- Do you agree with the Administration’s high-speed rail vision? If so, how would you pay for it? President Obama’s fiscal year (FY) 2014 budget requests $6.6 billion as part of a five-year, $40 billion proposal to build and maintain passenger rail. Obama sells it as “establishing a world-class High Speed Intercity Passenger Rail system for America,” but much of this spending would only upgrade current intercity passenger rail. If high-speed rail were financially viable, the private sector would not have passed it up in the absence of federal subsidies. Nor would the governors of Florida, New Jersey, Ohio, and Wisconsin have rejected federal funding for high-speed rail lines in their states.
- Do you support subjecting the operation of Amtrak’s passenger rail lines to competition to lower costs and save taxpayer money? In FY 2013, Amtrak will receive $469 million in operating subsidies, $958 million in capital and debt service grants, and $118 million in Hurricane Sandy disaster relief, totaling $1.55 billion in taxpayer-funded subsidies. Congress should do to Amtrak what the Virginia Railway Express, the Massachusetts Bay Transportation Authority, and the Maryland Area Rail Commuter did: open operation of the rail lines to competitive bidding. In all three cases, the winning bids were dramatically lower than Amtrak’s bids.
- Do you support federal “stimulus,” such as the $50 billion in immediate infrastructure “investments” included in President Obama’s budget? “Immediate” does not describe the projects funded by the 2009 stimulus bill, which even the President admitted that were not so shovel-ready. Stimulus does not generate job growth in the aggregate, but it does require Washington to spend money it does not have by borrowing, which removes money from the more efficient private sector.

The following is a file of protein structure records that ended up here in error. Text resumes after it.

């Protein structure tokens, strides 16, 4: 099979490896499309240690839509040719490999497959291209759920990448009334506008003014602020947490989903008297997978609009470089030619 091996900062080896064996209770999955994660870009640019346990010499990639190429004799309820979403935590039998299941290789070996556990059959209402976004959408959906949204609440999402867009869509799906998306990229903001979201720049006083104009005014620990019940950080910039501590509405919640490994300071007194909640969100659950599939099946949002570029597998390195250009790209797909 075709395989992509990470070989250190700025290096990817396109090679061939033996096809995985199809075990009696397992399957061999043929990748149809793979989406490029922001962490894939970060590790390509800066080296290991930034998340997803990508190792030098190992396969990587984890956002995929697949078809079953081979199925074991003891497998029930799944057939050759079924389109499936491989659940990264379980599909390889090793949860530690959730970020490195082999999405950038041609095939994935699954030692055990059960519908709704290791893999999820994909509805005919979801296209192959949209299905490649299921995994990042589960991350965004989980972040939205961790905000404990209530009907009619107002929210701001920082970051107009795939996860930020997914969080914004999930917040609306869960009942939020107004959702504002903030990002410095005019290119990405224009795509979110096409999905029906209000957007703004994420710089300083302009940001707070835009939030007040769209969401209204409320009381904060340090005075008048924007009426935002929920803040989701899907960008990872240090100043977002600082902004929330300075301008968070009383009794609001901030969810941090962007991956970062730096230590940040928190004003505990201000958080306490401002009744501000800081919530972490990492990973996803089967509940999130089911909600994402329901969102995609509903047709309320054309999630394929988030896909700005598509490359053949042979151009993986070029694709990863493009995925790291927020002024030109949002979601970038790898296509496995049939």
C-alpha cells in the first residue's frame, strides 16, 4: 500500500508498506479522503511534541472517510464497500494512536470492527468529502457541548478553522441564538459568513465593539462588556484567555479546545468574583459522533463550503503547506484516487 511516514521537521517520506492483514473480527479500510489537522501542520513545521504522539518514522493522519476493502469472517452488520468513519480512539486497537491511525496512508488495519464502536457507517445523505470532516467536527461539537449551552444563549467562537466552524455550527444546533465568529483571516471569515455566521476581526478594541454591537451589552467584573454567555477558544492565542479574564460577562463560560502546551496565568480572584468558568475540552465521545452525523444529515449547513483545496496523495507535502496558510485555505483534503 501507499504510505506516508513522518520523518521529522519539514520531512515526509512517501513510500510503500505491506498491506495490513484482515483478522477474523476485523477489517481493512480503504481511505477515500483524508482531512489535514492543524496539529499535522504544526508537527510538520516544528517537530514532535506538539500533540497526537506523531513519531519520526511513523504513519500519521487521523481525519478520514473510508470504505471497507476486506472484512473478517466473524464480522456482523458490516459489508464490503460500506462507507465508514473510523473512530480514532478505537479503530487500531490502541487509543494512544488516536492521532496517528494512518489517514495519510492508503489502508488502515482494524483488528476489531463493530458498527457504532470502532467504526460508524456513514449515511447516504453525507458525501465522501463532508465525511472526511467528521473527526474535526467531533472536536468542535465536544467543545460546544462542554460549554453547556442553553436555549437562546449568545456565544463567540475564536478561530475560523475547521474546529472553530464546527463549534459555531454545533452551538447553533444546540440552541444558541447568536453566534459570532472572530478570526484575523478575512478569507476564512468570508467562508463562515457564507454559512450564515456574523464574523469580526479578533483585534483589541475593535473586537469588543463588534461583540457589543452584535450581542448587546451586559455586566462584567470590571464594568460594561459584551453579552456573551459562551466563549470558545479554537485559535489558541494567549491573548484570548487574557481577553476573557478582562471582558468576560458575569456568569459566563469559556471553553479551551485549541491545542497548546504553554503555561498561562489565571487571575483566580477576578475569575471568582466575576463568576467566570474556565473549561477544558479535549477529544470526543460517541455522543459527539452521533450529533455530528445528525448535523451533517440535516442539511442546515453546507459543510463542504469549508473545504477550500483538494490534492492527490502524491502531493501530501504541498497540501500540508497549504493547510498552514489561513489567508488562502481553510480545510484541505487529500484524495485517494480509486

- Should the federal government create a national infrastructure bank? President Obama and some lawmakers have proposed creating a national infrastructure bank to finance capital-intensive transportation projects, and they have justified it with promises of jobs and economic growth. Banks give out loans, which are repaid, but this bank would also award grants, which are not. Thus, it would not be a true bank, but it would duplicate existing loan and grant programs. This government-run entity would further concentrate transportation decisions in Washington and reduce state flexibility and control. Congress would also have to rely on deficit spending to finance the bank, which the country cannot afford. The government should not be in the banking business, because it would transfer more risk to taxpayers and encourage cronyism.
Needed: Fiscal Responsibility and a States-Oriented Perspective
If confirmed, Foxx could not reverse course overnight, but he could advocate policies and programs that scale back the federal role in transportation policy in favor of greater state flexibility and control, thus increasing accountability and freeing the states to meet their unique transportation needs.
Emily J. Goff is a Research Associate in the Thomas A. Roe Institute for Economic Policy Studies at The Heritage Foundation.